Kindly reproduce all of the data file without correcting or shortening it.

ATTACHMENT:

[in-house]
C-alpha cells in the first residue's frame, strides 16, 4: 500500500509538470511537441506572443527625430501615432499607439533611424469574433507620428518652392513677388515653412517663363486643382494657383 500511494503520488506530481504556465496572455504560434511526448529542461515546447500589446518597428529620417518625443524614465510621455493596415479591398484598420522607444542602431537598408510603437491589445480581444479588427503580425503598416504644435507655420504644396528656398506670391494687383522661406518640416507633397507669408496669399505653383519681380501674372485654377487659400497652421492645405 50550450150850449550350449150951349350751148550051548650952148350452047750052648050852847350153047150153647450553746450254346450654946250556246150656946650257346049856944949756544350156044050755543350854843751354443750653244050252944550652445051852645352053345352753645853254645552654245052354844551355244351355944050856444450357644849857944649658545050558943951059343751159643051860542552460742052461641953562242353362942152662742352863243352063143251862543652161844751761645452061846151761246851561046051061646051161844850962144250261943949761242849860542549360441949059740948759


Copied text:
[in-house]
C-alpha cells in the first residue's frame, strides 16, 4: 500500500509538470511537441506572443527625430501615432499607439533611424469574433507620428518652392513677388515653412517663363486643382494657383 500511494503520488506530481504556465496572455504560434511526448529542461515546447500589446518597428529620417518625443524614465510621455493596415479591398484598420522607444542602431537598408510603437491589445480581444479588427503580425503598416504644435507655420504644396528656398506670391494687383522661406518640416507633397507669408496669399505653383519681380501674372485654377487659400497652421492645405 50550450150850449550350449150951349350751148550051548650952148350452047750052648050852847350153047150153647450553746450254346450654946250556246150656946650257346049856944949756544350156044050755543350854843751354443750653244050252944550652445051852645352053345352753645853254645552654245052354844551355244351355944050856444450357644849857944649658545050558943951059343751159643051860542552460742052461641953562242353362942152662742352863243352063143251862543652161844751761645452061846151761246851561046051061646051161844850962144250261943949761242849860542549360441949059740948759